Written by Kim Furlow, communications manager for the Institute for Public Health
Every May, the Administration for Community Living leads our nation’s observance of Older Americans Month. The May 2021 theme is “Communities of Strength.”
Part of what makes Washington University a “community of strength” is its diverse and multidisciplinary faculty and staff. This month, as the Harvey A. Friedman Center for Aging celebrates Older Americans Month, we honor the achievements, passion and growth of older adults in the WashU community.
We interviewed a sampling of faculty and staff, some of whom are well into their careers, some who are mid-way through. We discussed what they had hoped to accomplish when they were just starting out, what their career is like now, and what is yet to come. Ironically, all interviewees mentioned two distinct points: they “never stop learning” and retirement is not “the end” but rather “the next chapter.”
We thank the following for their participation in this article:
Caroline Arbanas, MA, BA
Assistant Director of Medical Public Affairs
Executive Director of Research Communications
School of Medicine
Brian Carpenter, PhD
Professor of Psychological & Brain Sciences
Arts & Sciences
Randi Foraker, PhD, MA
Associate Professor, Division of General Medical Sciences,
School of Medicine
Associate Professor of Public Health, Brown School
Director, Public Health Data & Training Center,
Institute for Public Health
Director, Center for Population Health Informatics
William G. Powderly, MD, FRCPI, FRCP, FIDSA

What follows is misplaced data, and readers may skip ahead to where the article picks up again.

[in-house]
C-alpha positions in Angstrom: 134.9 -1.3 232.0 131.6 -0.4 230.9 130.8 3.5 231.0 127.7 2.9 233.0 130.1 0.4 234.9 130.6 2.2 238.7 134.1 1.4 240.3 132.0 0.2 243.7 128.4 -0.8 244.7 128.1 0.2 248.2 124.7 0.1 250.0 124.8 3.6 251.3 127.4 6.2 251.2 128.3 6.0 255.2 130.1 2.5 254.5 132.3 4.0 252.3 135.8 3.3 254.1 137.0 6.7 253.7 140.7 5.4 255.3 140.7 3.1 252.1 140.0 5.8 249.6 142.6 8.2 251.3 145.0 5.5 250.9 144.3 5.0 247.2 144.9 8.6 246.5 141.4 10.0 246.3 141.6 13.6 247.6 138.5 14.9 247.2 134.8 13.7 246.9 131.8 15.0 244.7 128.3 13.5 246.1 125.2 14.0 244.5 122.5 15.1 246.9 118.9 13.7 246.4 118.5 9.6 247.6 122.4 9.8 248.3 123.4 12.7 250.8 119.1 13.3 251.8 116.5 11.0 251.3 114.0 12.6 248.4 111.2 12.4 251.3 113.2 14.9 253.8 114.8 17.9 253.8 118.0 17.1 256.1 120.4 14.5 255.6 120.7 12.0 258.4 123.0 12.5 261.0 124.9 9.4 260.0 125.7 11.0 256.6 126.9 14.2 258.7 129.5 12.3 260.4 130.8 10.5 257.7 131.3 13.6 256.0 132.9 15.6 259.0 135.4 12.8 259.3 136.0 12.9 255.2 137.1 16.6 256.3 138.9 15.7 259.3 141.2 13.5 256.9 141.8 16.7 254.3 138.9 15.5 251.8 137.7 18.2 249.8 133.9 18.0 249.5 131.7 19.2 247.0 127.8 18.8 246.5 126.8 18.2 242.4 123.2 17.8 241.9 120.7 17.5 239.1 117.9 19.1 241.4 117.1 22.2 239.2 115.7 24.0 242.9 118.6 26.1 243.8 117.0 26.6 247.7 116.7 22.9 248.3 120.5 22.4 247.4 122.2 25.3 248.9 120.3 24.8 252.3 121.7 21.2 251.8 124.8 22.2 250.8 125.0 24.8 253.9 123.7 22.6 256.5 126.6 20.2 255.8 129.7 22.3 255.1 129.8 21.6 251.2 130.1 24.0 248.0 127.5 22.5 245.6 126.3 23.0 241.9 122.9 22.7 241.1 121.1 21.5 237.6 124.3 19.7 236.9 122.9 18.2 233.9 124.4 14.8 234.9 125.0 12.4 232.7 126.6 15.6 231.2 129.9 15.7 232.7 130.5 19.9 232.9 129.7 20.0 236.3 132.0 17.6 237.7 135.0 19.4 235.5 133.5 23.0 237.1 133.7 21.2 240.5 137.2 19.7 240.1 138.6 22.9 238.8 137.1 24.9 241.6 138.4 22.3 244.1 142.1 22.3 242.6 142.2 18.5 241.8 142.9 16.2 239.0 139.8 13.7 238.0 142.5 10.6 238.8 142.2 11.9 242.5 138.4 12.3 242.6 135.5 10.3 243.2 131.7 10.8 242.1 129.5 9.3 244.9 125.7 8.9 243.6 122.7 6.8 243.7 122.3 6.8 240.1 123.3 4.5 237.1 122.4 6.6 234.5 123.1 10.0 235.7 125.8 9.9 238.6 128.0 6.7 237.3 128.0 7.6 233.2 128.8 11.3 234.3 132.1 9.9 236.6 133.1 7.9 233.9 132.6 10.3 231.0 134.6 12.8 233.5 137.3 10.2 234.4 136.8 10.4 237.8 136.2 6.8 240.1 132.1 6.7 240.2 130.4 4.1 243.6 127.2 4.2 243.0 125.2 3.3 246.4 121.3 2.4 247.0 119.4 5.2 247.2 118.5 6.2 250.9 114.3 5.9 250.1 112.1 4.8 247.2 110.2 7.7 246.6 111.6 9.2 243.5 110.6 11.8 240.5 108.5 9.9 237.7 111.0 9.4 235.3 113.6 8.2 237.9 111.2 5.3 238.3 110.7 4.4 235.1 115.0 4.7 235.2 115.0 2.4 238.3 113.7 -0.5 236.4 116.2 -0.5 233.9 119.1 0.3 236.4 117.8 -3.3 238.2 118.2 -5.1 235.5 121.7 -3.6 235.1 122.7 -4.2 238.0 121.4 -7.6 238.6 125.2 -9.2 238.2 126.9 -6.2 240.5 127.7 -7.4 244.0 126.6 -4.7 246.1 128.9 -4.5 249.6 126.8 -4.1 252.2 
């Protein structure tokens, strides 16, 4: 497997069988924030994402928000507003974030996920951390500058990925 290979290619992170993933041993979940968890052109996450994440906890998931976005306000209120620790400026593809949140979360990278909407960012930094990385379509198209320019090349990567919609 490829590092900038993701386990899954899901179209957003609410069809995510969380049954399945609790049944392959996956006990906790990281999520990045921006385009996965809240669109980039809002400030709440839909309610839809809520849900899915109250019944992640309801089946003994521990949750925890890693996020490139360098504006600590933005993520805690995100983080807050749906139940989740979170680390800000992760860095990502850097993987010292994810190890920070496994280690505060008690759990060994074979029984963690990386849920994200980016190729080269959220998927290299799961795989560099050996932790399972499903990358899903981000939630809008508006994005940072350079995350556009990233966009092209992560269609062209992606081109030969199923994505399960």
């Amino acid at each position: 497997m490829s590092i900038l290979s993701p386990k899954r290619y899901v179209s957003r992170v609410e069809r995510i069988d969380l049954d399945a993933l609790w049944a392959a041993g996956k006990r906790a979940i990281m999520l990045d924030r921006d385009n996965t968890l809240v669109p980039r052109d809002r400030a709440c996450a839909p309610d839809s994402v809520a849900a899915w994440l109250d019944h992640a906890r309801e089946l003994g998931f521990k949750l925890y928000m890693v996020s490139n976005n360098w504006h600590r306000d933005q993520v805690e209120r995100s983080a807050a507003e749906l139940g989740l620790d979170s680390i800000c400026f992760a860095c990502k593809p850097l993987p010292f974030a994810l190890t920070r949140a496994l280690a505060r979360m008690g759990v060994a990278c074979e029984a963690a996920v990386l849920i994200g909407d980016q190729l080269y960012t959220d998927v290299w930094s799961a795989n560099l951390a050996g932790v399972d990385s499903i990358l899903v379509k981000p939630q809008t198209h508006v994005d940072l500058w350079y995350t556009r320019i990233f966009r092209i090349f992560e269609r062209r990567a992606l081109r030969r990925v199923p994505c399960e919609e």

William Campbell Professor of Medicine
Larry J. Shapiro Director,
Institute for Public Health
Associate Dean for Clinical and Translational Research
Director, Institute of Clinical and Translational Sciences
Co-director, Division of Infectious Diseases, School of Medicine
Vetta L. Sanders Thompson, PhD, MA
Desmond Lee Professor of Racial & Ethnic Studies
Associate Dean for Diversity, Inclusion & Equity, Brown School
Co-director of the Center for Community Health Partnership & Research, Institute for Public Health
How long have you worked in your field? Did you originally see yourself working in the field this long? Do you see yourself working in another field at any point in your life?
Brian Carpenter: I’ve been a college professor for my entire career (21 years now). When I started graduate school, my dream was to become a professor focused on issues of aging, so I have the good fortune to say that my dream has matched my reality.
Bill Powderly: I graduated from medical school in 1979 but have benefited enormously from the fact that medicine as a career can be very diverse in the range of experiences that one can have. This has led to constant refreshing and rebooting throughout my career, so that I rarely get bored. I have been able to take aspects of my career as an academic physician and emphasize different dimensions at varying times: I am a clinician, a researcher, a teacher, an administrator and a leader. At different points in my career, one or more of those roles have dominated, but I always have had some time for the other aspects and that allows great flexibility. I would not choose another field but I could see myself taking on a new role – provided I can find one or two of my current roles to give up.
Randi Foraker: My PhD was in epidemiology and I worked for six years as an assistant professor in the College of Public Health at Ohio State University. I was then recruited to WashU to work in the Institute for Informatics where I’ve developed a passion for developing testing and implementing clinical decision support tools in the electronic health record in order to improve population health–specifically cardiovascular health–which has been very exciting.